17. Klopp, T, ed. (2011). Arzneimittel-Interaktionen (in German) (2011/2012 ed.). Arbeitsgemeinschaft für Pharmazeutische Information. ISBN 978-3-85200-214-9.
  18. Waun Ki Hong; James F. Holland (2010). Holland-Frei Cancer Medicine 8. PMPH-USA. pp. 753–. ISBN 978-1-60795-014-1.
  19. 1 2 3 4 5 Gunnarsson PO, Norlén BJ (1988). "Clinical pharmacology of polyestradiol phosphate". Prostate. 13 (4): 299–304. PMID 3217277.
  20. 1 2 3 4 Stege R, Carlström K, Collste L, Eriksson A, Henriksson P, Pousette A (1988). "Single drug polyestradiol phosphate therapy in prostatic cancer". Am. J. Clin. Oncol. 11 Suppl 2: S101–3. PMID 3242384.
  21. 1 2 3 4 Diczfalusy, E (April 1954). "Poly-estradiol phosphate (PEP); a long-acting water soluble estrogen". Endocrinology. 54 (4): 471–7. doi:10.1210/endo-54-4-471. PMID 13151143.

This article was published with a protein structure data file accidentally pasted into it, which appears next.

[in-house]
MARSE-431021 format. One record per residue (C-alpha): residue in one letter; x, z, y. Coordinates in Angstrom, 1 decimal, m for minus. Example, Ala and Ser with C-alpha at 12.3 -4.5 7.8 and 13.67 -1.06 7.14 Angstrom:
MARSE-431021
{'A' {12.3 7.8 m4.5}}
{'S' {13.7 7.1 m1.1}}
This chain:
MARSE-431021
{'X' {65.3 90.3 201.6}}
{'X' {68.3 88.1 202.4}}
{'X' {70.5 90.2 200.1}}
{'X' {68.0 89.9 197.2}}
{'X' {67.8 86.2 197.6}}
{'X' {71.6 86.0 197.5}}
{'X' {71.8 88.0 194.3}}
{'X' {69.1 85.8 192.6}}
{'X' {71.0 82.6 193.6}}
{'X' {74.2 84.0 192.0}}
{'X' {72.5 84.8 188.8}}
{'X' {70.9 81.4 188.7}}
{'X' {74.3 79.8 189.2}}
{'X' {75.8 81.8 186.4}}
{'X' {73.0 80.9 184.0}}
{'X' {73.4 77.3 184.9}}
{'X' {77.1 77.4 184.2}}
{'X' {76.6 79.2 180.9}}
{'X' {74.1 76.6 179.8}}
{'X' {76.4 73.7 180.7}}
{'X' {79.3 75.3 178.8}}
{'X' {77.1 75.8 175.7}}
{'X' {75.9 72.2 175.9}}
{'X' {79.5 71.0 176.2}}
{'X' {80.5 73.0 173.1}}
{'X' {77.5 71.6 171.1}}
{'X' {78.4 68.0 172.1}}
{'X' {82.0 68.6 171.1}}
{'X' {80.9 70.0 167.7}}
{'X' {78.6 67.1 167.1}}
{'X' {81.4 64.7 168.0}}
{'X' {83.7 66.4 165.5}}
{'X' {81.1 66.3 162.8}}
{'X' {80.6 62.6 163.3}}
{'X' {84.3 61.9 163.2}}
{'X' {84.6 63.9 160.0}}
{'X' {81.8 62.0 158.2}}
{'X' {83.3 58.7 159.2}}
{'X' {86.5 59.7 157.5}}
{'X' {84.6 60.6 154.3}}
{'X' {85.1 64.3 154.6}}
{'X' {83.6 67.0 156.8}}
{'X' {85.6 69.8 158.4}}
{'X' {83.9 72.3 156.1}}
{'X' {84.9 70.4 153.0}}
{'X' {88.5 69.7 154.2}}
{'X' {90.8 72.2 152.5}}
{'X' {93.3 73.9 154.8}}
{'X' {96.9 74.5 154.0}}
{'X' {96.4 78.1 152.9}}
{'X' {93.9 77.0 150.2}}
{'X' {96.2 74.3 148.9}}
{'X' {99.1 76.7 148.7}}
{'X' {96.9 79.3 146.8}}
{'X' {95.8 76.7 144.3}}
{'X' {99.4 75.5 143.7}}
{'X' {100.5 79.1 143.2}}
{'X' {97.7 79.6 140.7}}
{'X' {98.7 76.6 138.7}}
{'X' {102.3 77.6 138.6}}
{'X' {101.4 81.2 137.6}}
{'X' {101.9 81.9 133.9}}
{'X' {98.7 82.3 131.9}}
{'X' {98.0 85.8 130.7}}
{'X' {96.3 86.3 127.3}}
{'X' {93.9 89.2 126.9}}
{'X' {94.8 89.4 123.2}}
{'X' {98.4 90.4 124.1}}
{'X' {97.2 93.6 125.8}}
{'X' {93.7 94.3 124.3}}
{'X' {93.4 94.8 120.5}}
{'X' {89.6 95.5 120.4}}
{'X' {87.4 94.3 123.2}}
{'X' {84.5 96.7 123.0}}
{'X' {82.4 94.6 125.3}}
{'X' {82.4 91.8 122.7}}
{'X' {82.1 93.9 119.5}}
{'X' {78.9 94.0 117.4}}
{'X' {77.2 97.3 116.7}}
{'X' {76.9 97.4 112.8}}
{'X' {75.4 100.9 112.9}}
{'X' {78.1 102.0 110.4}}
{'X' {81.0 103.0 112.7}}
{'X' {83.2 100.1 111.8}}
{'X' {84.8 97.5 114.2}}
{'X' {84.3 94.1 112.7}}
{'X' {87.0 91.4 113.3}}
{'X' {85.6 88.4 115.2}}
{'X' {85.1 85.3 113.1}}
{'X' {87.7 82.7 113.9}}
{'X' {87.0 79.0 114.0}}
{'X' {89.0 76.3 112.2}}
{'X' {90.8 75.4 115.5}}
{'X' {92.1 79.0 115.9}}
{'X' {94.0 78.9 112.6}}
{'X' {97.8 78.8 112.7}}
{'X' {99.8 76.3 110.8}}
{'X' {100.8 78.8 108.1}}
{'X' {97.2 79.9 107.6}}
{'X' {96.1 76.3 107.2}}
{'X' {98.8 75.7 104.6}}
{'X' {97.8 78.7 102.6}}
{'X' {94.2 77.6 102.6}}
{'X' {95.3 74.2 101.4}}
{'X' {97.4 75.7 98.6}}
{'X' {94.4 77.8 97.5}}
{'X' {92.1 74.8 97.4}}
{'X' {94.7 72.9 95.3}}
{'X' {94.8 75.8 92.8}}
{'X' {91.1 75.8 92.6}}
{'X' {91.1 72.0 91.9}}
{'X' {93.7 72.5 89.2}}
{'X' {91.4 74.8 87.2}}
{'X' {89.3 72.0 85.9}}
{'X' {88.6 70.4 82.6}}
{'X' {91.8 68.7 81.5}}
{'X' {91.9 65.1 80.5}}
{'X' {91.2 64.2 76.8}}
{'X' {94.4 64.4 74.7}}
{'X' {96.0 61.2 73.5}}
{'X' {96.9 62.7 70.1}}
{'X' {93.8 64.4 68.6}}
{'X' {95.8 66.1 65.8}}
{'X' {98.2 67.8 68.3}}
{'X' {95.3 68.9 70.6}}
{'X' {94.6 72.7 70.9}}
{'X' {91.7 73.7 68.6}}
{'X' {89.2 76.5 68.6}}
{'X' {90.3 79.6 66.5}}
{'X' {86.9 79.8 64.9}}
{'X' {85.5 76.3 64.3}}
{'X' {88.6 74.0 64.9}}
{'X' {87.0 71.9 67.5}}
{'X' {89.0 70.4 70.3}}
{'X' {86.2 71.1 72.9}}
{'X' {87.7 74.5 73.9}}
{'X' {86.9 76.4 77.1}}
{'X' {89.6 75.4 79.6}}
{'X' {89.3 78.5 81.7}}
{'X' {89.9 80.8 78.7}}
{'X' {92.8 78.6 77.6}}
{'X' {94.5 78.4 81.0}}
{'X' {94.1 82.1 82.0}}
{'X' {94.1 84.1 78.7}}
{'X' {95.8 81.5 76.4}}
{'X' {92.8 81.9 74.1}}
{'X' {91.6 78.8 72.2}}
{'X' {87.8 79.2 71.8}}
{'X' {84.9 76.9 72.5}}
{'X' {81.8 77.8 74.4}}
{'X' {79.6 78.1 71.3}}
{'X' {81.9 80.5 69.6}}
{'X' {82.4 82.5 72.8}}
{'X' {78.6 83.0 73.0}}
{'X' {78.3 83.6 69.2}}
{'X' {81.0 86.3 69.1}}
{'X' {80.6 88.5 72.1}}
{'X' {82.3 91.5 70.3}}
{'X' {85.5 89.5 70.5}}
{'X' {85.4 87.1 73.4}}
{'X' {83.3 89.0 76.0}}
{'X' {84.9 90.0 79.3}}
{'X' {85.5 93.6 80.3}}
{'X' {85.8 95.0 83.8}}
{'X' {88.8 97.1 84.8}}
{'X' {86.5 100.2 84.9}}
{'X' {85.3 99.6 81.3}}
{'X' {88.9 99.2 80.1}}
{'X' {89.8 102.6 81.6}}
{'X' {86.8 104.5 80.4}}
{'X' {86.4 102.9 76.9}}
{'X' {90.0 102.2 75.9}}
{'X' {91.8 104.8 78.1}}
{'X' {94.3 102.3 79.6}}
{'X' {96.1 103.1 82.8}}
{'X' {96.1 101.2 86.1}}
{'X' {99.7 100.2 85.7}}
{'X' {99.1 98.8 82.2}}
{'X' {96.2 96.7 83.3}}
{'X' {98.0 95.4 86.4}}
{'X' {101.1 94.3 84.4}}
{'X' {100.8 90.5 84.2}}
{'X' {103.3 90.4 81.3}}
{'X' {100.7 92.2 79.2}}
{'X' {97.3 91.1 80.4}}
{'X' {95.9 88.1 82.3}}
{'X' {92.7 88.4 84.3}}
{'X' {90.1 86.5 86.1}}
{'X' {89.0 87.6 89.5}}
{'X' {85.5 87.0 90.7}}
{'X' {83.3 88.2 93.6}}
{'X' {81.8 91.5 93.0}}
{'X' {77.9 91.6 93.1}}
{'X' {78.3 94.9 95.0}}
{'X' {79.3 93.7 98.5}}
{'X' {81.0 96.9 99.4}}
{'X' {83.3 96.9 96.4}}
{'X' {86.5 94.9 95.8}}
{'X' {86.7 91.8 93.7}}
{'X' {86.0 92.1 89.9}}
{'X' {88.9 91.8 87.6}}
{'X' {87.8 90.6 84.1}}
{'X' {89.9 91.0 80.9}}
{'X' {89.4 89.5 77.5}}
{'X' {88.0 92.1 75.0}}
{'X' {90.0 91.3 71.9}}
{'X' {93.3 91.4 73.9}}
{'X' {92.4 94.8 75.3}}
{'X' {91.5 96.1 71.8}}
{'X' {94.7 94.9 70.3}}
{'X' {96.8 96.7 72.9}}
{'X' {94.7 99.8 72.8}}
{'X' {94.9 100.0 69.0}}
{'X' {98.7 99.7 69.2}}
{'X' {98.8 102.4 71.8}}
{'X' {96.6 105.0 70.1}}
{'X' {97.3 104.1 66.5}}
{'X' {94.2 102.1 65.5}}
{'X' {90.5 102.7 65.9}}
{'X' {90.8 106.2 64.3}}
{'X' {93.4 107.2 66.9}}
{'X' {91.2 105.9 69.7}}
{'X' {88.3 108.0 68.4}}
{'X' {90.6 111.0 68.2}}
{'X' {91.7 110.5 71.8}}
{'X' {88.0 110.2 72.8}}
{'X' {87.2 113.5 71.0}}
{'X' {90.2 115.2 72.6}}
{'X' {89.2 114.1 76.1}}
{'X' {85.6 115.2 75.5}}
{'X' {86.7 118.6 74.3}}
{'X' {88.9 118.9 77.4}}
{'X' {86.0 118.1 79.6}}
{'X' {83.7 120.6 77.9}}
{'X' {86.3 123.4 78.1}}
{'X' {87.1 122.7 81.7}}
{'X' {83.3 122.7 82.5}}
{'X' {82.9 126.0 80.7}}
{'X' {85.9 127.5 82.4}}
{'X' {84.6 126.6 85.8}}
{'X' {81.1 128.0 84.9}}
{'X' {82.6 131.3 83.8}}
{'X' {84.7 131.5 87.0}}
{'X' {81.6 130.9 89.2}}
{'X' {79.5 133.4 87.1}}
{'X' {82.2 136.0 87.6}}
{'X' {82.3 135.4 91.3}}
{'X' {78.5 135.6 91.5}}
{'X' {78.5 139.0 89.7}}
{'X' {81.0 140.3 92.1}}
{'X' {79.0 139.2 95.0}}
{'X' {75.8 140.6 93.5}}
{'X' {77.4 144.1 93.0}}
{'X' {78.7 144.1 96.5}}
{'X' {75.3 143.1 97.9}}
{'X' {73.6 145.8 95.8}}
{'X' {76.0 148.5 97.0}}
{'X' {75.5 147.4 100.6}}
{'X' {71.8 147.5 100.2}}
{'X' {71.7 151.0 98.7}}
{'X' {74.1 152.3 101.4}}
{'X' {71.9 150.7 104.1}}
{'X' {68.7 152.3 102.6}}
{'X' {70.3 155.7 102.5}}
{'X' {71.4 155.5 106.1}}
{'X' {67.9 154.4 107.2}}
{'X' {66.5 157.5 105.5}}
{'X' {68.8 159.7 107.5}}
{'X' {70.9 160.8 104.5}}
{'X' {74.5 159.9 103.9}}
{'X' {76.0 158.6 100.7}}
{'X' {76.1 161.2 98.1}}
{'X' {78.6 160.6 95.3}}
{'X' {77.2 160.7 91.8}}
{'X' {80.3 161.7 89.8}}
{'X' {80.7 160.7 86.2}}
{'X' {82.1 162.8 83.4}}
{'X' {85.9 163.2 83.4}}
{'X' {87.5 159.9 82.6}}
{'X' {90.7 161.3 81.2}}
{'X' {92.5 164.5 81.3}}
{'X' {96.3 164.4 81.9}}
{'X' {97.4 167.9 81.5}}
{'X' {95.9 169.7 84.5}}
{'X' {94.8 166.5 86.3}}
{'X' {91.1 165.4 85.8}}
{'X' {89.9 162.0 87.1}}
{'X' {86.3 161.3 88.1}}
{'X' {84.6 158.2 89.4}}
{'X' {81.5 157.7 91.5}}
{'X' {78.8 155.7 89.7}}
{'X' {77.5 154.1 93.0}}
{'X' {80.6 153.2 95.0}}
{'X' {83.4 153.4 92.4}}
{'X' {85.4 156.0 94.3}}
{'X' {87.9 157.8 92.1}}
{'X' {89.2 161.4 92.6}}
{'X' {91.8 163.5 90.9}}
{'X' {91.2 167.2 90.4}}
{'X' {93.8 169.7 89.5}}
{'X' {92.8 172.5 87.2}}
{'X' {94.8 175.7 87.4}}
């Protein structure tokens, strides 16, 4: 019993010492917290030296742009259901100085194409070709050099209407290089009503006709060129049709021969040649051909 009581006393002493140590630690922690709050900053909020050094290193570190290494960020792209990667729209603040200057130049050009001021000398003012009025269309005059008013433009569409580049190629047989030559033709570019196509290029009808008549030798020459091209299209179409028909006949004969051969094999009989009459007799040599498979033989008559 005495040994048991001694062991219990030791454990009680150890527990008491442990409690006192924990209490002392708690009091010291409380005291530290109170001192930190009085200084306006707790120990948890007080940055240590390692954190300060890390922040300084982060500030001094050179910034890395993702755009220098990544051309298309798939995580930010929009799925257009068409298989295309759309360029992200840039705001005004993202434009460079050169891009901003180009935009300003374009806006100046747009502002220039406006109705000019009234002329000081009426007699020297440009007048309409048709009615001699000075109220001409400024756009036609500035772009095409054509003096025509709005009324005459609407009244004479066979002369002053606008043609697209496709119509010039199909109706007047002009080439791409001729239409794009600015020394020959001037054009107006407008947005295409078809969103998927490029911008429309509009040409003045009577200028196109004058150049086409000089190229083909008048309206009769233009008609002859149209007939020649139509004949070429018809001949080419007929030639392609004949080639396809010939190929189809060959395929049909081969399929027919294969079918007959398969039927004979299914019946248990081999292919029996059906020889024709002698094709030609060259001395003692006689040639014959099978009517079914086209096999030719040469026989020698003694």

22. 1 2 Diczfalusy, E; Fernö, O; Fex, H; Högberg, B; Linderot, T; Rosenberg, Th (1953). "Synthetic high molecular weight enzyme inhibitors. I. Polymeric phosphates of phloretin and related compounds" (PDF). Acta Chem Scand. 7 (6): 921–7. doi:10.3891/acta.chem.scand.07-0913.
  23. Picinelli, A; Dapena, E; Mangas, JJ (1995). "Polyphenolic pattern in apple tree leaves in relation to scab resistance. A preliminary study". Journal of Agricultural and Food Chemistry. 43 (8): 2273–78. doi:10.1021/jf00056a057.
  24. Drugs.com: International Drug Names